I joined a Mastermind group three years ago and we have a very strong bond. I believe that I have made better decisions for both my business and personal life because of my group.
There have been times when I have been at a crossroads and struggled with taking a direction and the insight and advice from my group proved to be invaluable.
I remember specifically a time when I was juggling my teaching schedule, my studio work, and my new venture with Sprouting Photographer and looking at an overly packed schedule that was stressing me out. My team helped me identify what my priorities really were and how I needed to realize that I can’t keep up a full commitment to all three and expect to excel at all of them. My group became for me a business councillor, therapist and friend, and they gently showed me that I was burning the candle at both ends. Sooner or later something was going to give and I need to take action.
I took their advice to heart and started to implement changes to my schedule that allowed for more margin in my life. The best thing of all was how they followed up with me at the next meeting to see how I was doing with my current challenges.
I’ve also been able to reciprocate in ways that have been helpful to other members of my group. Some of the younger members of the group have been able to tap into my years of experience in business and tell me they are grateful for my advice.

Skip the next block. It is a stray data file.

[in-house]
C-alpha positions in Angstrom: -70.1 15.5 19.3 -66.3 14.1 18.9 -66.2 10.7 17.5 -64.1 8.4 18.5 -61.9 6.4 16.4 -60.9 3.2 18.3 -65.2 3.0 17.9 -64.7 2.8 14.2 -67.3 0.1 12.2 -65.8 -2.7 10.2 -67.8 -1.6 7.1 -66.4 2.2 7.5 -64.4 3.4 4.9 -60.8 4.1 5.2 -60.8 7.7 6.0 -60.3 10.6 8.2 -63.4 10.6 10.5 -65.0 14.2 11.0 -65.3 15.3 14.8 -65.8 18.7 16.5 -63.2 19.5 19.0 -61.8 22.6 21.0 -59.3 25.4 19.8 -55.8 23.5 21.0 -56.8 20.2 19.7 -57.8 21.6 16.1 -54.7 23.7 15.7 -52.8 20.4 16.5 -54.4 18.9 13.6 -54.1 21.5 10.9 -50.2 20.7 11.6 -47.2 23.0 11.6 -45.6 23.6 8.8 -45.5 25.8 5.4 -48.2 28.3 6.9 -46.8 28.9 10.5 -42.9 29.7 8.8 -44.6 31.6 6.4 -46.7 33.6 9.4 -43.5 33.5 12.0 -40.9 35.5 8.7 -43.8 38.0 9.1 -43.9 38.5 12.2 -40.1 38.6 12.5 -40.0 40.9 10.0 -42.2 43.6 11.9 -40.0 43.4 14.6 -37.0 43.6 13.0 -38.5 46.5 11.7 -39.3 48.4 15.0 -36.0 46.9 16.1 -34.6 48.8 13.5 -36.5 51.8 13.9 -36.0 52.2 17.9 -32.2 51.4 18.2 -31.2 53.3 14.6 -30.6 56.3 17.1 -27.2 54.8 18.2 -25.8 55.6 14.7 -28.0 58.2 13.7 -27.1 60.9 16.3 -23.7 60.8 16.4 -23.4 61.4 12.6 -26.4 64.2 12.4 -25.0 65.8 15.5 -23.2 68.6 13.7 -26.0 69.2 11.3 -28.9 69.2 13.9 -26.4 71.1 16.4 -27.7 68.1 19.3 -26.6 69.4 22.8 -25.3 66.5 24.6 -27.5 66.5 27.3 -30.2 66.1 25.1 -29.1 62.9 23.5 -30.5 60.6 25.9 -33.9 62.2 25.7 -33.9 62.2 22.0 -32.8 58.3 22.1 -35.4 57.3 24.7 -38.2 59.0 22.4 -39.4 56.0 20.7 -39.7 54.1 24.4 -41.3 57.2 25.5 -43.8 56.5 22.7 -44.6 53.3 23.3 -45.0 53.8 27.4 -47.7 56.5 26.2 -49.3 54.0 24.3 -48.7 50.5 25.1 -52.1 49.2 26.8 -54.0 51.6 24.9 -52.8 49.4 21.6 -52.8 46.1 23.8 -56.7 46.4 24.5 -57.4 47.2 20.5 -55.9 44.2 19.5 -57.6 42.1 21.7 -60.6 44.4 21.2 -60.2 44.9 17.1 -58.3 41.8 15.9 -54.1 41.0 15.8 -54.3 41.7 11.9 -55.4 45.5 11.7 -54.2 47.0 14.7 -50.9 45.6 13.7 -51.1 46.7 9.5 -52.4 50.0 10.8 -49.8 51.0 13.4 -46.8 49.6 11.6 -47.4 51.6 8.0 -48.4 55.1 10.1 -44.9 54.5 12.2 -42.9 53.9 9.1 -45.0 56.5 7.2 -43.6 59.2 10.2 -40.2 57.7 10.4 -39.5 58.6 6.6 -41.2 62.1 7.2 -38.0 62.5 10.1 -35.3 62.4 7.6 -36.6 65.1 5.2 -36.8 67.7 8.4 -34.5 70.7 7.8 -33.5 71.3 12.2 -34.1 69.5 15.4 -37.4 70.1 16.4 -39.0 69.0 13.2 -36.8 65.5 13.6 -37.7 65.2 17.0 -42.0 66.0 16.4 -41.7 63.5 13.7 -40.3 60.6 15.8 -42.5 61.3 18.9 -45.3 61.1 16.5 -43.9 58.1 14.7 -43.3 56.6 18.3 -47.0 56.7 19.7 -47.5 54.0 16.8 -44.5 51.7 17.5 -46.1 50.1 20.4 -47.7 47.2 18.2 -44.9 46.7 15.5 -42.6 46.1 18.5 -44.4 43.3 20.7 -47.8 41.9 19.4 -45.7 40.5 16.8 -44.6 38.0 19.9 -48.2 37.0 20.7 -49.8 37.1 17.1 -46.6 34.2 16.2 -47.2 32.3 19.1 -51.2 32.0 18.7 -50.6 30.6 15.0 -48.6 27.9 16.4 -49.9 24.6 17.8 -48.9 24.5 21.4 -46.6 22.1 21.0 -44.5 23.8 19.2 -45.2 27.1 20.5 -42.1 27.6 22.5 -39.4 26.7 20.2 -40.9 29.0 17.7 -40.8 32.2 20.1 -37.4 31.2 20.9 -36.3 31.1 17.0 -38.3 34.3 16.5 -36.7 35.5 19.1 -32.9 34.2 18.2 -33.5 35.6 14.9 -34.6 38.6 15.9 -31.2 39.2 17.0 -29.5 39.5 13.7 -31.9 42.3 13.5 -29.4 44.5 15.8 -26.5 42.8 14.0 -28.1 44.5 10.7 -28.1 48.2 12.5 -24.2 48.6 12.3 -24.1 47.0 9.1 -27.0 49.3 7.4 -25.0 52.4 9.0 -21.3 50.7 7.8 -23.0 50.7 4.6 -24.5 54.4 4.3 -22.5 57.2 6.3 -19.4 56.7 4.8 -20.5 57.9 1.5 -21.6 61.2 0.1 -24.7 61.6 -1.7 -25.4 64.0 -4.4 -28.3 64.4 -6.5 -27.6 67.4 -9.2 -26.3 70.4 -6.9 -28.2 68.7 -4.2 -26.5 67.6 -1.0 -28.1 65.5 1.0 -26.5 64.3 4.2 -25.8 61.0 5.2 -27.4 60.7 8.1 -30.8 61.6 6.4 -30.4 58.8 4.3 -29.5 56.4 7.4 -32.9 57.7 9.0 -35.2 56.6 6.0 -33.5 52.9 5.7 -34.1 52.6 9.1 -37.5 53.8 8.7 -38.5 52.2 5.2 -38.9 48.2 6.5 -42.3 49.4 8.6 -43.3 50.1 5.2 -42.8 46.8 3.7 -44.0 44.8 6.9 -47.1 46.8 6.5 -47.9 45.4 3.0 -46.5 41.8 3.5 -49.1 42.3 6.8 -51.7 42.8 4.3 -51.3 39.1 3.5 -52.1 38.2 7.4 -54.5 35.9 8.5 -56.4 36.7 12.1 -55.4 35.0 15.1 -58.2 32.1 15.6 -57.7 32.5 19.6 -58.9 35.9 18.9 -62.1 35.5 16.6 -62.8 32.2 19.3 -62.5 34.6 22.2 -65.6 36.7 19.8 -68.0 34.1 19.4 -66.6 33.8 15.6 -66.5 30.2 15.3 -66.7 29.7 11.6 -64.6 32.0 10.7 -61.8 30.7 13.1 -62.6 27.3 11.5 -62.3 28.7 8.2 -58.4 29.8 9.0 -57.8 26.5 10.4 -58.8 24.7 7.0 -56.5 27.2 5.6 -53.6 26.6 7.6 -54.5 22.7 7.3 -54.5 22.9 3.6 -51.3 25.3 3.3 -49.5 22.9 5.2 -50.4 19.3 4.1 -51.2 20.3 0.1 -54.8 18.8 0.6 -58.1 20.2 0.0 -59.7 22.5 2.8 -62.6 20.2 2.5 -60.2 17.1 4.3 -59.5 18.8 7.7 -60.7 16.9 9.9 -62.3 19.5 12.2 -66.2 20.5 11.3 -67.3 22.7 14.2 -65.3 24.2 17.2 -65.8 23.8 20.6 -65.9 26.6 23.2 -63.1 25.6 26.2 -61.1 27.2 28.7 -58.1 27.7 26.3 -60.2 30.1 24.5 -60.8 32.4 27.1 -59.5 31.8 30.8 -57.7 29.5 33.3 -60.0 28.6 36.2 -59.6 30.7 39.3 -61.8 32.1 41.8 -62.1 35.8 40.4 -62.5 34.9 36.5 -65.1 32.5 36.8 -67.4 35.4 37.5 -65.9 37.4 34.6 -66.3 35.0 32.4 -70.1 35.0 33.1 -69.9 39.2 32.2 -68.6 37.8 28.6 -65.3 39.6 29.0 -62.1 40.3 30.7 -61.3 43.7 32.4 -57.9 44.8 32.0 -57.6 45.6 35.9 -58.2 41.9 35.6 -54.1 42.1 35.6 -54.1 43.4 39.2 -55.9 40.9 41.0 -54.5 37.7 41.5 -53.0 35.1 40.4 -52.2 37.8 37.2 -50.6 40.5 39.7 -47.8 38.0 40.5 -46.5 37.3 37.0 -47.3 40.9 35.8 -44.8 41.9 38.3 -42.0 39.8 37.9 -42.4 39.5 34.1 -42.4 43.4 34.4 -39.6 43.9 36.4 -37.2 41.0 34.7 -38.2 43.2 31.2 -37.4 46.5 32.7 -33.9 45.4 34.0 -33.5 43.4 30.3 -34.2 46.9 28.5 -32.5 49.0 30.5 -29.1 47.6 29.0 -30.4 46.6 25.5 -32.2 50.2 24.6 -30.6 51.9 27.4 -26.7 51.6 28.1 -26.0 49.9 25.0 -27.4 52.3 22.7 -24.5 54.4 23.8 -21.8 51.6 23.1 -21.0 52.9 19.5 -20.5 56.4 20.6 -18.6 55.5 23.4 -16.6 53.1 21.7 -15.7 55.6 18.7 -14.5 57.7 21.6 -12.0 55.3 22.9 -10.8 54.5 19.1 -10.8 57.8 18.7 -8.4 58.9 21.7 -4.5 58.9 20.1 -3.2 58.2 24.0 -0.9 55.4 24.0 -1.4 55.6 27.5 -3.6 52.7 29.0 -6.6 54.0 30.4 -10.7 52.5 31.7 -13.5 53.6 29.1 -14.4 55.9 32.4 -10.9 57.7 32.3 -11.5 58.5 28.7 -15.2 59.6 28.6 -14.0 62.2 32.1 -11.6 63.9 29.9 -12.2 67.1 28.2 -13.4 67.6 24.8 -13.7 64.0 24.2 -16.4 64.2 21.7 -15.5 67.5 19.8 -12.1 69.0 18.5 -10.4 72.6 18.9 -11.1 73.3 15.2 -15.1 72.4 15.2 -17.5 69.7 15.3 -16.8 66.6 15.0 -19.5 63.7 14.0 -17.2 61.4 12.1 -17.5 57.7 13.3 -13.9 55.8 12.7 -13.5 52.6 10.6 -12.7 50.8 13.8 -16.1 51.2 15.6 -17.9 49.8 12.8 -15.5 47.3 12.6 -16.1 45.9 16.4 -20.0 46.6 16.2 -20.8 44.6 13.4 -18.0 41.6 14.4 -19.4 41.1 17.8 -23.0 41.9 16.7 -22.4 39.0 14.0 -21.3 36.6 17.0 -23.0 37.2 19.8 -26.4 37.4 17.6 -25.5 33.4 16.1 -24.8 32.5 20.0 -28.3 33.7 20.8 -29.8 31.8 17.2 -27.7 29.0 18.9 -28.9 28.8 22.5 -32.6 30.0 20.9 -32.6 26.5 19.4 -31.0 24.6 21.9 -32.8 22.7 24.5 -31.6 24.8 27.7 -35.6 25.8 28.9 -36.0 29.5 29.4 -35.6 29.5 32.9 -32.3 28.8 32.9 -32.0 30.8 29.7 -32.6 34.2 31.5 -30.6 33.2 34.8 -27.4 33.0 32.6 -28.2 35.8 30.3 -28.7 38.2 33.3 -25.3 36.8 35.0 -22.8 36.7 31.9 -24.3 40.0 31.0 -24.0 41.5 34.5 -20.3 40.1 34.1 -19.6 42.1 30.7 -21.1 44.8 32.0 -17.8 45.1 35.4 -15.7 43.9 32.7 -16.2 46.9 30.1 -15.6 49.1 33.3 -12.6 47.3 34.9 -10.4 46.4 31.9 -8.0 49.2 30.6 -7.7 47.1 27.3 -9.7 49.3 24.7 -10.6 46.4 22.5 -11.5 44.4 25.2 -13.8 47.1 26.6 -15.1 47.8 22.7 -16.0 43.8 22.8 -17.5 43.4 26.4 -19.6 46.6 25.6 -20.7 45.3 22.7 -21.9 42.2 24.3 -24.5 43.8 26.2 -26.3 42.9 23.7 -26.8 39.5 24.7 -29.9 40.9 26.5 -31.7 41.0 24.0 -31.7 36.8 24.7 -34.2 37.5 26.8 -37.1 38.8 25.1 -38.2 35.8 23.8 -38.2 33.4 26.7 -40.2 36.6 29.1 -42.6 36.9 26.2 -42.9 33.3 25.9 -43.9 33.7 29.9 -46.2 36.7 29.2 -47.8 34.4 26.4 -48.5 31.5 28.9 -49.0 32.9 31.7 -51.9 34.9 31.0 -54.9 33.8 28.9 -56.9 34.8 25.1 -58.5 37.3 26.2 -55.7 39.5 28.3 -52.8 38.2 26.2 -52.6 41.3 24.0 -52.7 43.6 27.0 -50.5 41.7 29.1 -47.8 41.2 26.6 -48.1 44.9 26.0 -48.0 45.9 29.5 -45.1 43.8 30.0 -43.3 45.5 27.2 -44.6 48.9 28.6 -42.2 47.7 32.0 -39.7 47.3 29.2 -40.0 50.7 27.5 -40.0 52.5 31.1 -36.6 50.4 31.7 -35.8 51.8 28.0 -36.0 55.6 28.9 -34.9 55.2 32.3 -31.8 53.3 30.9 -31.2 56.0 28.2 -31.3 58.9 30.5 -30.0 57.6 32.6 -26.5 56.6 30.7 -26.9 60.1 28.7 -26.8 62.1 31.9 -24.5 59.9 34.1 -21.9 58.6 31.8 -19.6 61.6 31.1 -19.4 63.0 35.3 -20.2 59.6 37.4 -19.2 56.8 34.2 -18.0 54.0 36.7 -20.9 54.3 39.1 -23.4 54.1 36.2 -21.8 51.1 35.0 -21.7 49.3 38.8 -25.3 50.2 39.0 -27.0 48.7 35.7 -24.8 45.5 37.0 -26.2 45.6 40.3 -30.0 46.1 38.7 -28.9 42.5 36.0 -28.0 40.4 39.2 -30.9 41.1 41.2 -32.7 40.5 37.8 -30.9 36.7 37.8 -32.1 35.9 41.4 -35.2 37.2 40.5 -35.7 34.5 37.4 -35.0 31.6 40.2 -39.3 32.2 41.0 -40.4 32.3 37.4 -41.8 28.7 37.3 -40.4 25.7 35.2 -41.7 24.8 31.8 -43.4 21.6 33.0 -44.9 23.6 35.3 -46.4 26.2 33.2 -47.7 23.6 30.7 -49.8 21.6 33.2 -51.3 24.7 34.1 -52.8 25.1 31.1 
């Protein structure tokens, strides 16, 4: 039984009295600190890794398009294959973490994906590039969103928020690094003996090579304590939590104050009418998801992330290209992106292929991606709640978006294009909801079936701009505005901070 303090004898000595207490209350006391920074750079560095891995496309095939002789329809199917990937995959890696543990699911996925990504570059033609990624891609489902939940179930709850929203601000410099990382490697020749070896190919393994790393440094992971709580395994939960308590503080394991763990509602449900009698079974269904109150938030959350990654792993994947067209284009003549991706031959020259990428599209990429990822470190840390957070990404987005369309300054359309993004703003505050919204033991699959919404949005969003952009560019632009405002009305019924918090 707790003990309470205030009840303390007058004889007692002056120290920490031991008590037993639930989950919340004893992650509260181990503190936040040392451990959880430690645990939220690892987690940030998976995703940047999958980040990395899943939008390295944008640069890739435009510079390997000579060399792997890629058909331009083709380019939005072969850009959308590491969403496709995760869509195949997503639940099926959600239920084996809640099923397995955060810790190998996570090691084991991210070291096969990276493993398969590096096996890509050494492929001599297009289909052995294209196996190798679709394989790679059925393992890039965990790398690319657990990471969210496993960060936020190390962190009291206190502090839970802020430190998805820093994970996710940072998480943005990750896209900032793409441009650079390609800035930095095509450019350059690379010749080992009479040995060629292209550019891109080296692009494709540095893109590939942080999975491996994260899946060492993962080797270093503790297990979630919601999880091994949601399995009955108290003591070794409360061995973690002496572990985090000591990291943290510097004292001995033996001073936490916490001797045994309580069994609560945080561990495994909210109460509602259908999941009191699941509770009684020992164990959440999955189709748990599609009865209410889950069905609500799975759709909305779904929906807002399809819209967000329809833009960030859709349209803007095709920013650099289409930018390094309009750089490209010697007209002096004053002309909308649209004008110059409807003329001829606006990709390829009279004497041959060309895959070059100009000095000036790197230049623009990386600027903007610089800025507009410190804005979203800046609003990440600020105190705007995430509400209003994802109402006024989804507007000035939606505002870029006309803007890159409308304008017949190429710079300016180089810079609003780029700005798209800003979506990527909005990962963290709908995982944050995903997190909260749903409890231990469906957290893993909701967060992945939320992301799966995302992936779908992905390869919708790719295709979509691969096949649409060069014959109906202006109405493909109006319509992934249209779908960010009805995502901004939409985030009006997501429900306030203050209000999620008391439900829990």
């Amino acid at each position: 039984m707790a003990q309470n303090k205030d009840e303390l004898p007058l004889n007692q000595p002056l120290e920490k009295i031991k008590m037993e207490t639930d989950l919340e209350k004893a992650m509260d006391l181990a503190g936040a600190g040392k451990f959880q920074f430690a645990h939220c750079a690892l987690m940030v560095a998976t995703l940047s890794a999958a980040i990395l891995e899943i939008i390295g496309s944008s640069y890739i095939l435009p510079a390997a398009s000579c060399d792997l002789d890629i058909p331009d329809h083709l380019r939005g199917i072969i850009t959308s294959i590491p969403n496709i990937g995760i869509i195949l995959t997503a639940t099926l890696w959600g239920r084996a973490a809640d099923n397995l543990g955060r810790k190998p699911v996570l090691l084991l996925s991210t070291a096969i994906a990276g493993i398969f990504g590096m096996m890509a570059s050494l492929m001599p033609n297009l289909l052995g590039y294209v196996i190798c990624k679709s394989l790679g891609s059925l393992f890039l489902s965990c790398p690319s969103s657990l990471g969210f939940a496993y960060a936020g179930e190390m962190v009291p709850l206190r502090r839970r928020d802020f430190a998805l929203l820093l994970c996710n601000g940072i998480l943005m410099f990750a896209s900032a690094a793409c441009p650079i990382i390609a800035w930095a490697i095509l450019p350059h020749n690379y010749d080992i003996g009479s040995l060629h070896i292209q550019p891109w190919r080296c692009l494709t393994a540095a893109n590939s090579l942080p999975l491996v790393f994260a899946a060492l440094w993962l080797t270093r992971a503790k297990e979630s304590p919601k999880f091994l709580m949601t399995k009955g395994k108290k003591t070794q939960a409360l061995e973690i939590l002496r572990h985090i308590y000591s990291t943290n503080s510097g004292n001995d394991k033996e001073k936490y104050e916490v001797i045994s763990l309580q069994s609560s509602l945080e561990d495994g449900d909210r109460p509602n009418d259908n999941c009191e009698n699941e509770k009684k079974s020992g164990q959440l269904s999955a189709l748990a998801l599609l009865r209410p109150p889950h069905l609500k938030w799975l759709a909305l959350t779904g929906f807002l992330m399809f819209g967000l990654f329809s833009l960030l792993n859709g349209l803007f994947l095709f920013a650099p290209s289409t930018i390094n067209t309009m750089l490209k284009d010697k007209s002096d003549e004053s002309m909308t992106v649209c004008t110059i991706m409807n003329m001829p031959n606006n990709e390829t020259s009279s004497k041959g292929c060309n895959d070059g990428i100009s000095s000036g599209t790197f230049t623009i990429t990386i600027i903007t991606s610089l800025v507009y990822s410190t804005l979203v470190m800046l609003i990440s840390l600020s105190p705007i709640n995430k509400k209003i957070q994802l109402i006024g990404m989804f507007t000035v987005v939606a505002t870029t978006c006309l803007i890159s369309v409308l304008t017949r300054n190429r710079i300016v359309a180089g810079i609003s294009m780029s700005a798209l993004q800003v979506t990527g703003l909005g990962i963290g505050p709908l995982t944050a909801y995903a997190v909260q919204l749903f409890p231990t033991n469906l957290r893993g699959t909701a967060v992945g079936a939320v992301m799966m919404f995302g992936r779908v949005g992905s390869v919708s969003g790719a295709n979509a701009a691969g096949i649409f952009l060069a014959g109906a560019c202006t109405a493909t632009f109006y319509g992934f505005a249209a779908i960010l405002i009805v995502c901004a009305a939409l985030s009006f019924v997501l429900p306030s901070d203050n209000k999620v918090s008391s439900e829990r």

Masterminds can be more than just a place for advice too. We have also challenged ourselves by suggesting a book to read and having discussions on the key concepts delivered in the book.
More than a book club, our motivation in looking at books collectively is to find ideas and techniques that we can actually use to improve our businesses. We want to research, discuss and implement anything that we find that can make each of us better at customer service, time management, branding, marketing, etc.
Most photographers I talk to are a one person operation. This can be a lonely business existence. Of course we have our clients, but it’s great to be able to meet regularly with a group that we can talk openly with, as though they are our virtual business partners. Belonging to professional associations is a great idea too, but what is lacking there is the mentoring and one on one accountability that members of masterminds enjoy.
If you are interested in being in a Mastermind group, I have a few tips for you:
Keep the group to about five or six members.
Each member should have a legitimate business already started. (Preferably a couple of years in at least.)
Don’t be afraid to “fire” anyone from the group who doesn’t follow the guidelines – i.e attendance or confidentiality.
Don’t allow anyone to use the group to just “dump” their negativity. Screening potential members is crucial to getting a good group that’ll be mutually beneficial to everyone.
It is not necessary that the businesses be similar, but they should be at least relatable. Try to invite people that challenge and motivate you.
My time invested in my Mastermind group has been time well spent and the rewards have been tangible. I would recommend Mastermind to anyone who is able to keep the commitment that it takes to belong.
Some reading this might immediately assume that they don’t have time for a Mastermind group. I ‘d say that if you truly want to take things to the next level, you might want to reconsider that thought and take a serious look at your calendar. I believe that if you prioritize growth and change you will find a few hours each month that can truly help you become the person and business you’ve always dreamed you could be.